Friday, July 8, 2011

What does it mean to “live somewhere”?

                Someone recently asked me “where have you lived?” That is a difficult question to answer.

                How does one define “living somewhere”? There’s a certain point on which everyone seems to agree: signing apartment leases, spending the majority of the year there, having bank accounts and regular supermarket runs and transport cards and such.

                By that initial definition, I’ve lived in three places: New York City, Westchester County, and Chicago. While some very strict definers might take issue with my inclusion of Chicago, here’s my argument:
1.        I spend at least 60% of the year there.
2.        I make supermarket runs, pharmacy runs, day-excursions, etc. out of Chicago like any normal resident, and I’ve done that for ten months. My flights are round-trips from Chicago.
3.        My checking account, credit card, organizational memberships, and so forth are aligned to my Chicago address.
4.        I filed my federal taxes from Chicago.
5.        My official registration with at least two governmental organizations for my address is my dorm: the IRS for the US, and the South African government’s registry of citizens abroad (I have dual citizenship).
Most importantly:
6.        I’ve started thinking of Chicago as my current definition of “home.”
I live in Chicago.

NYC and Westchester are pretty non-controversial. I lived in New York for seven years and the suburbs for over ten years. That’s not up for argument.

But then there’s this definition used by many entities:
A person with a home, house, place of abode, place of habitation, dwelling or place where one actually lived for a consecutive period of thirty (30) days or more prior to the date of application. (This particular definition is for Idaho medical assistance.)

I have spent a consecutive period of 30 days in a place of abode in two more places: Berkeley, CA and Shanghai, China.  (I’ve also done a homestay program in Beijing, but that was 27 days.)

I’ve come to consider these places as “living, but.” It was temporary – a few weeks – but I did normal living things there: I made market runs in Shanghai with my host family and I had a Chinese cell phone; I got a temporary gym membership with my Berkeley address and became known for my order (small decaf and toasted blueberry muffin) at a local coffeeshop. I was registered as a “resident” with the Shanghai Police. But it was still quite temporary. But I guess I’ve lived in Shanghai and Berkeley.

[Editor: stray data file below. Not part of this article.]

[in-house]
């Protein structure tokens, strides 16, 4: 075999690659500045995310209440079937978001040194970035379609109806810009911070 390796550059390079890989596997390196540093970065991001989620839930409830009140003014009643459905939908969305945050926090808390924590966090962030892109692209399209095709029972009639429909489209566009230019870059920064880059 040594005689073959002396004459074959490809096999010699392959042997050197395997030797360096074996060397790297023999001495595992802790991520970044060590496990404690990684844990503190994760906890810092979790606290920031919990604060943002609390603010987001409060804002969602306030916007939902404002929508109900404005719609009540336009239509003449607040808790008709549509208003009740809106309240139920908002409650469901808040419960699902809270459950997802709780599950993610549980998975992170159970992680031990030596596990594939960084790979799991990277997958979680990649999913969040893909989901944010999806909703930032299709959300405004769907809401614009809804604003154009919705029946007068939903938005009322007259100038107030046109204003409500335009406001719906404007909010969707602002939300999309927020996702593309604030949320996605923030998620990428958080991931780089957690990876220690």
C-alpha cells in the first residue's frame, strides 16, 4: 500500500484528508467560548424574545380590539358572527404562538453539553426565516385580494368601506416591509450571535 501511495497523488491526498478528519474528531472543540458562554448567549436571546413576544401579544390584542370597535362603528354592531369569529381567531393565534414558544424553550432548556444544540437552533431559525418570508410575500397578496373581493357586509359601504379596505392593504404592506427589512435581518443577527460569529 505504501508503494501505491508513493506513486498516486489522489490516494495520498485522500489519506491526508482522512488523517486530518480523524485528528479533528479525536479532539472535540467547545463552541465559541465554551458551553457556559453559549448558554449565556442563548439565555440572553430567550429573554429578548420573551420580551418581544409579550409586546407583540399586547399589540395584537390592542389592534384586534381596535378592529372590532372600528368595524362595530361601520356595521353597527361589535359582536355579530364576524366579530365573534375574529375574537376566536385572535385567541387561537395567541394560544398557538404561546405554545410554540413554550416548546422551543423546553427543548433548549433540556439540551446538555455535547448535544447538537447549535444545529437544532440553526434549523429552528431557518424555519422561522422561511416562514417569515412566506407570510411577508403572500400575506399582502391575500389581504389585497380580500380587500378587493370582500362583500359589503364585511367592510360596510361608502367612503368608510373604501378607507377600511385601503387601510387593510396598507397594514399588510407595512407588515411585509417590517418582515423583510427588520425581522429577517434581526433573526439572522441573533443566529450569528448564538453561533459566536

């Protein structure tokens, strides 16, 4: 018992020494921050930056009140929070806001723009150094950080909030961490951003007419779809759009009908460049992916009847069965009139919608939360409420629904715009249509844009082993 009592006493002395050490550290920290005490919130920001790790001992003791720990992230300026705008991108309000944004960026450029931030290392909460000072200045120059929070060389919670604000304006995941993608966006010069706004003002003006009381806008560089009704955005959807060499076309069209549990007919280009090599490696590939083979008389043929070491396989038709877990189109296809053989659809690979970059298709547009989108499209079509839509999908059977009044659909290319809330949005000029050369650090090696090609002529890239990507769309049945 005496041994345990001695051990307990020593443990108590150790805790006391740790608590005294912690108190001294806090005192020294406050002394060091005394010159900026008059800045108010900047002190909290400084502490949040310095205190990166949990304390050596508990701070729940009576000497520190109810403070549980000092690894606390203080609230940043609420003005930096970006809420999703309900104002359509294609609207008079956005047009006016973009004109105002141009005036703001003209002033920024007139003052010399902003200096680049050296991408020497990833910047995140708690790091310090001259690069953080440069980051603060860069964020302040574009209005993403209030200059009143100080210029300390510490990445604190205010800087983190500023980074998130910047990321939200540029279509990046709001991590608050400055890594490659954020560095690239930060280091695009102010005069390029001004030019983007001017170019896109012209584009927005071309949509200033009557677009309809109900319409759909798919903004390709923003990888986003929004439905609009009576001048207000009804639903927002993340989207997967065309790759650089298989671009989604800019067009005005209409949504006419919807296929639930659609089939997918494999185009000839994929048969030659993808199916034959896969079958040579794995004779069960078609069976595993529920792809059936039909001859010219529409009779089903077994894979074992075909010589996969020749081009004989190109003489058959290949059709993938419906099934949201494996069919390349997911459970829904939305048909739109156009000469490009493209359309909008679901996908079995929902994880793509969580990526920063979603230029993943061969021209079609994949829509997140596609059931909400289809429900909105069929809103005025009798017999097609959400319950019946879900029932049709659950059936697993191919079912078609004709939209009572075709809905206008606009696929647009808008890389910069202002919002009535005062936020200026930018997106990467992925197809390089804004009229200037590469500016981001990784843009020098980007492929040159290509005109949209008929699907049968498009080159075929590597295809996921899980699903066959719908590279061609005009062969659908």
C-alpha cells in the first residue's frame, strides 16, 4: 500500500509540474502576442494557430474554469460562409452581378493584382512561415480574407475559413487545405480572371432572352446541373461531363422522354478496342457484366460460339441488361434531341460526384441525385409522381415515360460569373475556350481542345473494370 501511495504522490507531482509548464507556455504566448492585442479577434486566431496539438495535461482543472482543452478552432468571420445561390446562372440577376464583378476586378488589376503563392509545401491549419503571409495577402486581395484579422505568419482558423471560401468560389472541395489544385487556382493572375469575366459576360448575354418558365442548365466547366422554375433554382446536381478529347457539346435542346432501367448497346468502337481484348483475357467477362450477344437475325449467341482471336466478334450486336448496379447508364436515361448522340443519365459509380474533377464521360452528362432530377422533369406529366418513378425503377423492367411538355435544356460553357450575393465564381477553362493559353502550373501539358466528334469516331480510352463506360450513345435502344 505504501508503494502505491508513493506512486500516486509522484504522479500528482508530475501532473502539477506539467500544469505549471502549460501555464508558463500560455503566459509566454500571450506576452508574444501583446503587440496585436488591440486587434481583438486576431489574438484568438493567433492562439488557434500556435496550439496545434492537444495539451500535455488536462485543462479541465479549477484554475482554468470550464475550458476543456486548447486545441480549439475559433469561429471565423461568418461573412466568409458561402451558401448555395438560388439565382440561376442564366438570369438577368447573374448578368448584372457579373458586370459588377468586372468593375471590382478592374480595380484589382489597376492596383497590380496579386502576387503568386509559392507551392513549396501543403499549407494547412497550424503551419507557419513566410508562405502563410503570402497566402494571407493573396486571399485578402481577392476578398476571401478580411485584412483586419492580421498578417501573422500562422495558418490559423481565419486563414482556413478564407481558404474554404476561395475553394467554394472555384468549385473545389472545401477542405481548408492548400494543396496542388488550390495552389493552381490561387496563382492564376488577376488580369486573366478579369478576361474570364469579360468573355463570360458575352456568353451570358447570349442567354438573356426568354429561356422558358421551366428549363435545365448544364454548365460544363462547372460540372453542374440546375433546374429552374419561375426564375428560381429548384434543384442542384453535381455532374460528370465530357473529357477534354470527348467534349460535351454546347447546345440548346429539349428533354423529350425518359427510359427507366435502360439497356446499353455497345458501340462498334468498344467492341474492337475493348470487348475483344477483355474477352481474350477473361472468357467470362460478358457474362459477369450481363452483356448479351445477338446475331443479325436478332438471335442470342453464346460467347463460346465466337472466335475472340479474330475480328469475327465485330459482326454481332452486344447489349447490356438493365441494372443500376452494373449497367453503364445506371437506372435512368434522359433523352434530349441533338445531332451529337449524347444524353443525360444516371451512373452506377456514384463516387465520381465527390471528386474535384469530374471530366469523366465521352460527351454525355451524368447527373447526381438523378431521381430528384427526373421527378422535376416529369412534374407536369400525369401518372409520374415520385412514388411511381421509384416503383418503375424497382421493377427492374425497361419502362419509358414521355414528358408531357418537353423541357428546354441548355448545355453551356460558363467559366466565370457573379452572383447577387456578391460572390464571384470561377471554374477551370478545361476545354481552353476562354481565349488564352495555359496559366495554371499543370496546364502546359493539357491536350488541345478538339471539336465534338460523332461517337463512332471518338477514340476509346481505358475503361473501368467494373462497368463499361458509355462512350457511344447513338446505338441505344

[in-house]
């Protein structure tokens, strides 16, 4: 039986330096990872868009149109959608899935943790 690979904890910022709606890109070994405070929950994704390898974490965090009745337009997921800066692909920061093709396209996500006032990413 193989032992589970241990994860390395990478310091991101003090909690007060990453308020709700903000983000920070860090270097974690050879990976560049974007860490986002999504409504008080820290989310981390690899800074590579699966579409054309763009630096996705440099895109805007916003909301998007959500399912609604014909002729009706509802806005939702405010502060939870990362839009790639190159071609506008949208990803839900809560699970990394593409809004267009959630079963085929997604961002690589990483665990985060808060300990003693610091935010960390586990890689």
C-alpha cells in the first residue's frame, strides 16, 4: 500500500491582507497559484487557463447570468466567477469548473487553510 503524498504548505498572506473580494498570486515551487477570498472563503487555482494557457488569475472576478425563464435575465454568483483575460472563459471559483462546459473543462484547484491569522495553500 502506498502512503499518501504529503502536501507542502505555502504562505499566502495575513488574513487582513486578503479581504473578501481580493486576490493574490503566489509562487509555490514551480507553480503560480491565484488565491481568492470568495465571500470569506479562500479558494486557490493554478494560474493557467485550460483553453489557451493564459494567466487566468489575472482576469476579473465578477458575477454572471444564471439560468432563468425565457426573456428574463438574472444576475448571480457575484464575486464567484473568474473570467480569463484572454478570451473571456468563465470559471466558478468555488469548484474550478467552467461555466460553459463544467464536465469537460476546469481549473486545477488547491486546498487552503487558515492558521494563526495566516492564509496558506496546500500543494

My mother has the oddest definition. “It’s when I become blasé about the local dairy packaging.” I remember when we moved to the suburbs, my mother was really excited about the new branding on the milk. (She’s lived in Johannesburg, five or six cities in Israel, New Jersey, New York City, and Westchester by all conventional definitions, and if you use this packaging thing, add Amsterdam). But it works for her! It doesn’t work for me. I am blasé about food packaging in general.

This is my definition:   
I have a continuous, full, rich psychological definition of a patch of land at least seven acres in size, in which I know basically every nook and cranny, in which I can navigate blind, in which I feel extremely comfortable. In New York, it’s a patch of the Upper West Side that has since gentrified enormously (the Palestinian grocers got replaced by a pricy fusion place, the sketchy diner is now a Yuppie Thai place). In the town my family is in, it’s my block, the blocks surrounding and my walk to the high school (almost half a square mile). In Chicago, it’s the southeastern corner of Hyde Park and campus. In Berkeley, it’s a patch between Durant on the north and Dwight on the south, College on the east and Telegraph on the west. In Shanghai, it’s a small neighborhood just south of Hongqiao Airport. The definition includes the culture to an extent (but it takes decades to learn a culture), but also includes the creation of a psychological normalcy in that place: it’s not a hotel and its transience, it’s a bedroom and a kettle and the light through the window at 6:30am.

I’ve lived-lived in New York, Scarsdale, and Chicago. I’ve “lived, but” in Berkeley and Shanghai. I’ve marked those five cities on my Google Plus account.

Other friends of mine have “lived, but” in places too. My friend Hillel is “living, but” in Santiago, Chile (and has lived on both sides of the equator!).  A friend of mine has “lived, but” several times in four countries; another friend, Lizzy, “lived, but” in Pune, India (and lists that as her Skype hometown!)

In the end, I told this person: “New York, Westchester, Chicago by most definitions; the Bay Area and Shanghai by some.” They stared at me like a blank deer. Alas.

Living places is a spectrum of experience. A house for six weeks can be a home forever, an apartment of twenty years can be a morbid exile. Someone I know called her Moroccan host family’s house “my home in Morocco;” a Cuban exile I once met said “I live in Havana, but I’m temporarily stuck in Miami.” It’s how you work it.

So, I ask: how do you define living somewhere?

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